Solo Traveler: Prehistoric Man, Part I

Prehistoric Venus Figurine. Photo by Sherry Hardage   
Reconstructed woman’s face from skull found in the L’Abri du Cap Blanc burial. Photo by Sherry Hardage 
Solo Traveler: Prehistoric Man, Part I

In Paris there is a famous museum, dedicated to all that is human, called Museé du Quai Branly. It has a collection of art and useful objects from around the globe, created by humans since the dawn of our species.

On a recent trip to France, there was simply too much else to see. That museum will be one of many enticements to lure me back. What my friend Joyce and I experienced, instead, were the decorated caves of the Vézére Valley, in southwestern France.

It is a region with a thick limestone cap over sedimentary rock, carved into striking white cliffs by the river. Contained within that area is evidence of human occupation for over 400,000 years. Neanderthals occupied much of Europe during several ice-ages. They hunted the reindeer, bison, horse, bovine, wooly rhino and mammoth. They were smart, adaptable, and survived for a very long time until modern humans arrived from Africa.

Then, over a short 10,000 years, they disappeared. There is much speculation as to whether they were killed off, died out, or were genetically absorbed by their technically advanced cousins.

The National Museum of Prehistory in Les Eyzies-de-Tayac-Sireuil is geared toward giving the visitor an overview of prehistoric life in the valley. In addition to numerous display cases of arrowheads, flint knives, and animal bones (with evidence of butchering,) there are a number of small alcoves, each with a movie showing how objects were made.

One shows an antler modified to become a spear point, and another demonstrates how to knap flint into an arrowhead or axe. The most interesting film documented the making of a prehistoric Venus, starting out with a medium sized limestone rock from a riverbed. It was a surprising how the fragile flint tools could scrape away, cut through, and mark up the limestone with relative ease.

It was a great film to watch before going into the caves and overhangs to see the actual carvings created 10,000 to 17,000 years ago. Even in the relative slack of late fall, the limited tours of the caves fill up. We were able to get tickets to L’Abri du Cap Blanc, a sculpted overhang in the Beune Valley. We returned the next day to see Campanelles, a snaky little cave with engravings.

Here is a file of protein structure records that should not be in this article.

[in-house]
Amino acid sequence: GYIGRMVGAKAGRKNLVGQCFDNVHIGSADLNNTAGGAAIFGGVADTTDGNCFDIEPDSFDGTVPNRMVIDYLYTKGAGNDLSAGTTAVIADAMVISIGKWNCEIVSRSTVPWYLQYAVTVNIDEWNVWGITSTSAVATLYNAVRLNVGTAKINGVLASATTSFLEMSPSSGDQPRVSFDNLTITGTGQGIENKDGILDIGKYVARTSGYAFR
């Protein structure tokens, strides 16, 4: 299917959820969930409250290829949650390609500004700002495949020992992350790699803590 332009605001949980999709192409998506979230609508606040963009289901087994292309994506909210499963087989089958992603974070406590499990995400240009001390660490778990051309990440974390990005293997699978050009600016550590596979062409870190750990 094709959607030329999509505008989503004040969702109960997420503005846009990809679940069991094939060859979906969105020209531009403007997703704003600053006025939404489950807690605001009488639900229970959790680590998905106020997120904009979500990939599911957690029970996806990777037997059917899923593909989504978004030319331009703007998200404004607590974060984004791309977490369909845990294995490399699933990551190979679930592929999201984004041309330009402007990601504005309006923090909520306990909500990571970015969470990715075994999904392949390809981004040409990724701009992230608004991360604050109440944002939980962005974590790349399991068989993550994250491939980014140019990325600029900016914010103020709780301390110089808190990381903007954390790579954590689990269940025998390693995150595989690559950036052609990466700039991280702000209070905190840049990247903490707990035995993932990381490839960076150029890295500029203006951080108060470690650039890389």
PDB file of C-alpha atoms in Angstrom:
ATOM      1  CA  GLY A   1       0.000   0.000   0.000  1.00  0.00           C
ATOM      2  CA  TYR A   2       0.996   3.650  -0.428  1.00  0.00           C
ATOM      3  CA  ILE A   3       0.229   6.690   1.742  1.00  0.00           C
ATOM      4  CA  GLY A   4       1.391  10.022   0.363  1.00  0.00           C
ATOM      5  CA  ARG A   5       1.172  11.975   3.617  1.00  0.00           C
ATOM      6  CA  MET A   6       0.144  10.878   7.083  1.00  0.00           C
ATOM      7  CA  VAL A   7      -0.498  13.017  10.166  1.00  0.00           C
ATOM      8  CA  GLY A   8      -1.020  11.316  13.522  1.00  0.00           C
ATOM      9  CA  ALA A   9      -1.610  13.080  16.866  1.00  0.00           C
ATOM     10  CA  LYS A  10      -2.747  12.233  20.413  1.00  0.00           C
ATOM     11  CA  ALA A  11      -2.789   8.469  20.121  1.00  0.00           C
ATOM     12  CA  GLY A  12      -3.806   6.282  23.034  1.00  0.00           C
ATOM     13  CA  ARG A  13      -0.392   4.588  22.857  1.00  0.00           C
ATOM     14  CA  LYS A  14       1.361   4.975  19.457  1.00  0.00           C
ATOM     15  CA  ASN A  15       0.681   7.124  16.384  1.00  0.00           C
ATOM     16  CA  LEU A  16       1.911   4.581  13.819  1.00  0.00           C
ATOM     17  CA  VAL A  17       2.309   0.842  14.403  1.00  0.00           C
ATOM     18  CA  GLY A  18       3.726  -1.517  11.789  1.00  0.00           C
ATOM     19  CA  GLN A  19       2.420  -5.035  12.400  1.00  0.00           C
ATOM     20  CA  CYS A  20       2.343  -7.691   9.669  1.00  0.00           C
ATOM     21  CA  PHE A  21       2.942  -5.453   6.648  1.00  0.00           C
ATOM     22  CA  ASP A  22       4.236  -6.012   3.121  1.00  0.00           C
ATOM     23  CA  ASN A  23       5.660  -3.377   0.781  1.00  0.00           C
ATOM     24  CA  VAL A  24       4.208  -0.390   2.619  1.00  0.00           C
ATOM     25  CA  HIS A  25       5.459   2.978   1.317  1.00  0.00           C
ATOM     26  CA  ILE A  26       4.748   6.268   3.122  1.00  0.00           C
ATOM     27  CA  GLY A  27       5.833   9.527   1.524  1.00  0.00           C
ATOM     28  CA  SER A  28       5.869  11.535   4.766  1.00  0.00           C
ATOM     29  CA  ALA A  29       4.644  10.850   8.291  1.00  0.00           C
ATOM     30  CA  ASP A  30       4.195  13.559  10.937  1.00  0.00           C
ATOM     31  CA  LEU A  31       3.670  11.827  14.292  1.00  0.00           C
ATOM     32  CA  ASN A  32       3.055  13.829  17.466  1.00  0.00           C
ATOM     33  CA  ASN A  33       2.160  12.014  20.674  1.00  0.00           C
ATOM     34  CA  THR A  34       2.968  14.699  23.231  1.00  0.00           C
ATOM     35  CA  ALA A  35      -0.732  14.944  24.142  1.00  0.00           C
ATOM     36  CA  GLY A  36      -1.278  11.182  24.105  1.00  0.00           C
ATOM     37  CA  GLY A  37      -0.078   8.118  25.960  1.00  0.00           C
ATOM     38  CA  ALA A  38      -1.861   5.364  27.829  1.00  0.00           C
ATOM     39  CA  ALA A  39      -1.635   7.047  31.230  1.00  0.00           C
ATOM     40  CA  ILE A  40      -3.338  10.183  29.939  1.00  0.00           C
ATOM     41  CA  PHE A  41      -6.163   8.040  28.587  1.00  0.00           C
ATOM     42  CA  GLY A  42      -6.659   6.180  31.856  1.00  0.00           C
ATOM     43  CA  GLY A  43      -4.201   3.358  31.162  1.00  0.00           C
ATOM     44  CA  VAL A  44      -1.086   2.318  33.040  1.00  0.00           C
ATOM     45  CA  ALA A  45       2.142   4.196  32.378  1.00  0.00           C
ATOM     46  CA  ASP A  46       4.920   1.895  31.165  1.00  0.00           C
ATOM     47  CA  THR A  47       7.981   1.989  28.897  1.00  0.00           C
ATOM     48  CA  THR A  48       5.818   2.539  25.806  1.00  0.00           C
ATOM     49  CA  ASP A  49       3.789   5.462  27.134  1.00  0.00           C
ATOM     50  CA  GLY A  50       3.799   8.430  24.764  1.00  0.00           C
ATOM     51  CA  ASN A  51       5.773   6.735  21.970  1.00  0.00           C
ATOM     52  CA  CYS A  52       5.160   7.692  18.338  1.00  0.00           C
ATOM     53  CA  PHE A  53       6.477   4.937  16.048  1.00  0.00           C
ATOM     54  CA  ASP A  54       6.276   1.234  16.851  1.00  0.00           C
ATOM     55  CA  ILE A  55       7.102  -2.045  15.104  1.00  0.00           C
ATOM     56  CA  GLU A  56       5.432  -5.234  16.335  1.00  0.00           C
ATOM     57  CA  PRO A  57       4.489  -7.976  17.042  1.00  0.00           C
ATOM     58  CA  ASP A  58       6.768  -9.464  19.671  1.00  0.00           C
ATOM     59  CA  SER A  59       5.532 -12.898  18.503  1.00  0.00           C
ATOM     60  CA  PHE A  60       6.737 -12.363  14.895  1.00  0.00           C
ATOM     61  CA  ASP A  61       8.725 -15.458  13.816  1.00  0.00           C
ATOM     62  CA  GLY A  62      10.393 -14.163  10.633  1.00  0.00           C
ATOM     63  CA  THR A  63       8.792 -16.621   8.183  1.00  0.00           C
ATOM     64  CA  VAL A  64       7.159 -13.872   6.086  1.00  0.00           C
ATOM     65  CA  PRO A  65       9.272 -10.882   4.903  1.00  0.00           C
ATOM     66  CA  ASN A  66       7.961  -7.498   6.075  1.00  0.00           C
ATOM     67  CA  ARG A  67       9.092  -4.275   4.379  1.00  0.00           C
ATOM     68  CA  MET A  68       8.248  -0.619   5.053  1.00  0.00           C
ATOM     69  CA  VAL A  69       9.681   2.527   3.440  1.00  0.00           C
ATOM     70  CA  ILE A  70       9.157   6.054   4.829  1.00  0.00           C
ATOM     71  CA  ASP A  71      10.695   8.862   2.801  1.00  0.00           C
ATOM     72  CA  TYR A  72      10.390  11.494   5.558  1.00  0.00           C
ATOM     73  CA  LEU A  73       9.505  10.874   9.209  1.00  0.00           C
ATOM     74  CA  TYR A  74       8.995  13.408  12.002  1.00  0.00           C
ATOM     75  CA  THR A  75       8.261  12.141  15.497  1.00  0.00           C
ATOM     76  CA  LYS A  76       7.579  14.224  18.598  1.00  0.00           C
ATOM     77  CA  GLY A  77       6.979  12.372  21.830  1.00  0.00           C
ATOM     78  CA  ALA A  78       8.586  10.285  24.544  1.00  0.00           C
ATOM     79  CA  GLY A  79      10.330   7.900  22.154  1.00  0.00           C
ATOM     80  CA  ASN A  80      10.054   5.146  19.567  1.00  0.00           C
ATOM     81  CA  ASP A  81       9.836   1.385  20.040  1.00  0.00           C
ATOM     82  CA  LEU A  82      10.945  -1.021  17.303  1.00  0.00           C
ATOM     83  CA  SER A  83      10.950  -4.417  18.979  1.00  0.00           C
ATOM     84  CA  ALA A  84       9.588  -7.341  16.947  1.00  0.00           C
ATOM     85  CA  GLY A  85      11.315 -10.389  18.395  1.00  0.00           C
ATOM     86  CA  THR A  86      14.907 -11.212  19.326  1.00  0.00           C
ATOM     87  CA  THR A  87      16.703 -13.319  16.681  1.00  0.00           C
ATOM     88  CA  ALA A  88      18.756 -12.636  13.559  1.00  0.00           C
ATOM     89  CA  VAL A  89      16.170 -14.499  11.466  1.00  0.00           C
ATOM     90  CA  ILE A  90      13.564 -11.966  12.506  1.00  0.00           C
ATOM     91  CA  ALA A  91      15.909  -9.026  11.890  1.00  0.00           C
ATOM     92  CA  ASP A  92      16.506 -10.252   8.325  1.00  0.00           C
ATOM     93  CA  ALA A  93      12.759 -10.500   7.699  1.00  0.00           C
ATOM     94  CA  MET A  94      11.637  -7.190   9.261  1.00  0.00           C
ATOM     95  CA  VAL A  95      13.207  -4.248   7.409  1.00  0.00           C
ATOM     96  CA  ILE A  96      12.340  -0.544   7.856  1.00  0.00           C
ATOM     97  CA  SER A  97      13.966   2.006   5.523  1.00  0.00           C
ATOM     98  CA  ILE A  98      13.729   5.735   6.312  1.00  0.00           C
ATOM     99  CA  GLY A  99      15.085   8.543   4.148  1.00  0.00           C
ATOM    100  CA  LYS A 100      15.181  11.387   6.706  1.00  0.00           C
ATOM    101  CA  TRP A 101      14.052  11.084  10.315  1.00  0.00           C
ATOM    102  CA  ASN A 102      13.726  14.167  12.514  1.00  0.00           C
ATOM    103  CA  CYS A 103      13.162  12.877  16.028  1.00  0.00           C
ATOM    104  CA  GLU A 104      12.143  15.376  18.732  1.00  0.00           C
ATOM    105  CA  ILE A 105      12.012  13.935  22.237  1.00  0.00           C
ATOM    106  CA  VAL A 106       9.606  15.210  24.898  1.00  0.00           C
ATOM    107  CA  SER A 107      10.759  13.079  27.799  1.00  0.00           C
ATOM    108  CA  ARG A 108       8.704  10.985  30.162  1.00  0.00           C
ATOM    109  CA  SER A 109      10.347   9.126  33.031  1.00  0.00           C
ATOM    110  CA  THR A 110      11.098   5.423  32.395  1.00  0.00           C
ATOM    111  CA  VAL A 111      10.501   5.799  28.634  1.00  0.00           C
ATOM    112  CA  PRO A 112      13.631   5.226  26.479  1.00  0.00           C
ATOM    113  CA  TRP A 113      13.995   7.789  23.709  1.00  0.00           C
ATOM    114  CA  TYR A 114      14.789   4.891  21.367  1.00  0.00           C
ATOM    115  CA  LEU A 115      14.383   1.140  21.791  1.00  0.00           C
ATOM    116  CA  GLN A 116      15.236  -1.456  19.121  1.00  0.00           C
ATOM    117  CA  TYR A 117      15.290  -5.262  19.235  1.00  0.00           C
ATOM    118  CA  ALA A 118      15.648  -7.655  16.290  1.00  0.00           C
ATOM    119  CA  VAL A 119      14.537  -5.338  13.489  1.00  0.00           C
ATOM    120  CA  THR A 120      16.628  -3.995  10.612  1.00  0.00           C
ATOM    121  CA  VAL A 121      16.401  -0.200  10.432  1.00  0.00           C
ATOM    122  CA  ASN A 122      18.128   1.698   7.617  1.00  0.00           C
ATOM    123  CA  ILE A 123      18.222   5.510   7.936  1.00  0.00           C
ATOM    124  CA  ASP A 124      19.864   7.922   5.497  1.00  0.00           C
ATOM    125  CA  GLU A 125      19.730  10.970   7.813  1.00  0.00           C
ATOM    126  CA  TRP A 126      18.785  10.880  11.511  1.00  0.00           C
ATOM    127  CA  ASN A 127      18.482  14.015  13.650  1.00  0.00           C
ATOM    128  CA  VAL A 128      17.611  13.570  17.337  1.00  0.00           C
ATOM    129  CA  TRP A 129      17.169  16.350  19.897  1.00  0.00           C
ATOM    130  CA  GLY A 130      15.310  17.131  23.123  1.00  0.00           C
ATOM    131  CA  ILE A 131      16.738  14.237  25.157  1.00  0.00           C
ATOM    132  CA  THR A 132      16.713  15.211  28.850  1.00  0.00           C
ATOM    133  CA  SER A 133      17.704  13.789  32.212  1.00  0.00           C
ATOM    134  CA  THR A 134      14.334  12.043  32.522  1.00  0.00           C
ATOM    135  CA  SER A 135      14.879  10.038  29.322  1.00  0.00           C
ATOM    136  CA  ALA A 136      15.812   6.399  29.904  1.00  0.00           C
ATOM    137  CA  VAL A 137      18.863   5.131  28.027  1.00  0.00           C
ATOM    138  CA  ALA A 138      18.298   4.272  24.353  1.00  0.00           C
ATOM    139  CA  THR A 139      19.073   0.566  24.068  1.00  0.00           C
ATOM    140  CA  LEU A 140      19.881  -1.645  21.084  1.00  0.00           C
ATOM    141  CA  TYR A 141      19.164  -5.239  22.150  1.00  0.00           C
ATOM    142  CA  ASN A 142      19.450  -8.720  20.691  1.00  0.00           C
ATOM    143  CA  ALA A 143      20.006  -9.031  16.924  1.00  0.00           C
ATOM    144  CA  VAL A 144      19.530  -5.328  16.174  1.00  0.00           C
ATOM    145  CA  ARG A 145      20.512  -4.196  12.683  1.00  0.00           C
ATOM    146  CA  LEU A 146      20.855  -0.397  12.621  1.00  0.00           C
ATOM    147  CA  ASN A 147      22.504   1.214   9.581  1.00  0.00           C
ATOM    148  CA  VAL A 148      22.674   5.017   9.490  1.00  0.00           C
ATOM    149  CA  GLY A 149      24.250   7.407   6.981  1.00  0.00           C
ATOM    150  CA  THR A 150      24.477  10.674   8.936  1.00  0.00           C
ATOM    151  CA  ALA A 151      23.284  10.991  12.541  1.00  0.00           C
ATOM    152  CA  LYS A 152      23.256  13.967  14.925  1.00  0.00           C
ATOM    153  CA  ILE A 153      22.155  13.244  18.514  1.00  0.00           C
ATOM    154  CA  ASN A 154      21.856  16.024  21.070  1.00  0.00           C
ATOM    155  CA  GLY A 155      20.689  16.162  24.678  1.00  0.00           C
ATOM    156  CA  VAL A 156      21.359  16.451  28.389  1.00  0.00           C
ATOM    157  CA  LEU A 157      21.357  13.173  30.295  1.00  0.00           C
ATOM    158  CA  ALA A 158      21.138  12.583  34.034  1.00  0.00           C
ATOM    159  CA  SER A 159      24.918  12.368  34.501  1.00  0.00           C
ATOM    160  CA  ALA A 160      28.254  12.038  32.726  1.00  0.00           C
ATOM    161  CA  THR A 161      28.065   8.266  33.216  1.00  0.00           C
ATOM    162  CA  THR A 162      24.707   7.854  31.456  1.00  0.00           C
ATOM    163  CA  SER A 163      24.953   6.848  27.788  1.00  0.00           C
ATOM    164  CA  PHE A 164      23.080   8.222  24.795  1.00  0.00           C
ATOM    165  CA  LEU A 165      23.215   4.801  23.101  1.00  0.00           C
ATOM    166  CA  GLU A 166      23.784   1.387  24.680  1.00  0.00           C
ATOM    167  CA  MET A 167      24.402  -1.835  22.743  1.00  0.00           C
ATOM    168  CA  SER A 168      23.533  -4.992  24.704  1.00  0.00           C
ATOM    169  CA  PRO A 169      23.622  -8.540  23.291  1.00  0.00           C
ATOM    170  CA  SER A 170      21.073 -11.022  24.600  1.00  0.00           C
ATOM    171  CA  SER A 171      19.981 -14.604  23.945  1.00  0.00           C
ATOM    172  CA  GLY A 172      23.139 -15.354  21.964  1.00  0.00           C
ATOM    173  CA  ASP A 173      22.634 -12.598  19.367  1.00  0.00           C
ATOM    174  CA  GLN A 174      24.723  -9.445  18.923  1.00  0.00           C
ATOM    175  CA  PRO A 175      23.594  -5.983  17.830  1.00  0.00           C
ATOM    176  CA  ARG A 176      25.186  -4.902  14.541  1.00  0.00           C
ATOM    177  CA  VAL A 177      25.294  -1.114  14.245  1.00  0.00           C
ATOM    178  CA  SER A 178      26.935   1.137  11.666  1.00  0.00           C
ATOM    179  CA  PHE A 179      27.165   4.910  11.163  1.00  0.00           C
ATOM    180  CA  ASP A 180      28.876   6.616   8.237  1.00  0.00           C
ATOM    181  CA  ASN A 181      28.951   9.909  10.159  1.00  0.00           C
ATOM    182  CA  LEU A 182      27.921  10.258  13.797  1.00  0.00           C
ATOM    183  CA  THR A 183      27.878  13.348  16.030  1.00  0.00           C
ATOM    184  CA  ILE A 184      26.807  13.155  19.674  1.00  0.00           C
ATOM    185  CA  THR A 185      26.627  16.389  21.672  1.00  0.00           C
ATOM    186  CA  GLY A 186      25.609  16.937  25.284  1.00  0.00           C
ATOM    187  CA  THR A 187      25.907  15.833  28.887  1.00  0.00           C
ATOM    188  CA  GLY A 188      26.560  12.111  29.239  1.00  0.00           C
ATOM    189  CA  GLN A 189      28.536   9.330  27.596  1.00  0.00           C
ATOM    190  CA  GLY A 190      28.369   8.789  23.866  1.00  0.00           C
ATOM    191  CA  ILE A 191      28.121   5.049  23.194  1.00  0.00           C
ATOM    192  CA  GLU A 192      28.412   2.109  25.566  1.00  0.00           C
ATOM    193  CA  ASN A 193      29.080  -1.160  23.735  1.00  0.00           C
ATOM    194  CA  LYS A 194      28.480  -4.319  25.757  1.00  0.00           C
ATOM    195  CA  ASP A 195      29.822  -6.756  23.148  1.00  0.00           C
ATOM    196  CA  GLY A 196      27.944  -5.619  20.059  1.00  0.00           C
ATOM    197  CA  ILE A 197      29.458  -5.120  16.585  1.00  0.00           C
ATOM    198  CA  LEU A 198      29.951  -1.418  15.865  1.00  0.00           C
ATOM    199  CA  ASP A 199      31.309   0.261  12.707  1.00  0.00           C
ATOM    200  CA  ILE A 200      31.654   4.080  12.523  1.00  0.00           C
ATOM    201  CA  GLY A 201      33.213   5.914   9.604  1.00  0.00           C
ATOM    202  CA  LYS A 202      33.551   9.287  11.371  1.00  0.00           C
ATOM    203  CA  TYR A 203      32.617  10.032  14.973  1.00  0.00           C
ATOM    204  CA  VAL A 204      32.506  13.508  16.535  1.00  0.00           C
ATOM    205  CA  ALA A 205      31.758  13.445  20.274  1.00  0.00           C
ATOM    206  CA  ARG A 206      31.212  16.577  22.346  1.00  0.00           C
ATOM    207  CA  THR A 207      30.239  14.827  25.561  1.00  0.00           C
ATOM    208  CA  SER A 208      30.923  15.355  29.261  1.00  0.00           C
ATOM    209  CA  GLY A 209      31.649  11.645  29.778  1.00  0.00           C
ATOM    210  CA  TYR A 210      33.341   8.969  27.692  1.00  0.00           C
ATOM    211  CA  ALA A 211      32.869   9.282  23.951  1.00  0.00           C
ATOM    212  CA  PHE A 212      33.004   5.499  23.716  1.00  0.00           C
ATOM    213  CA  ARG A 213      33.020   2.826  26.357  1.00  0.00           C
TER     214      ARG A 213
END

Cap Blanc was about three miles from Les Eyzies, up a curving road that followed the river. Along the way, we could see the white limestone cliffs, house ruins from Neolithic and Medieval times, and overhangs created when the river undercut the cliffs.

At Cap Blanc, the soft underbelly of the cliff face was occupied around 12,000 years ago. There are holes carved in a U-shape that were used to attach large skins. The heat from a fire would be reflected by the rock wall and keep the occupants of the lean-to-tent quite warm.

On the back wall of the overhang is a sculpted relief, thought to be the work of one man who may have carved the entire scene in less than three months. The artistic style is consistent and the revealed scene is a composition with a large horse in the center, mirrored on either side by groups of horses and bison. Buried directly beneath the central horse are the remains of a woman, between 25 and 35 years old. (The bones at the site are replicas. The actual skeleton is in the Field Museum in Chicago.)

Our French guide couldn’t hide his romantic nature. He proposed the frieze was a monument to the woman, possibly carved as a way to relieve the intense grief caused by her passing. Of course there’s no way to know for certain, but the relationship of a single female burial in the center under the horse, and the obvious composition of the animals certainly give credence to that theory.

A forensic artist in Paris obtained the woman’s skull from the Field Museum, and recreated her face. The model in the museum shows a woman with wide high cheekbones and a complexion common among Northern Europeans today.

For much more information on Cap Blanc and the woman’s remains, click on this link: CapBlanc

Editor’s note: Sherry Hardage lives in Los Alamos and has been traveling solo in the Americas, Europe, and Asia since she retired from Honeywell in 2009. She is a photographer, writer and guide who organizes tours of Chiapas, Mexico through her website

Follow her continuing adventures on the travel blog 

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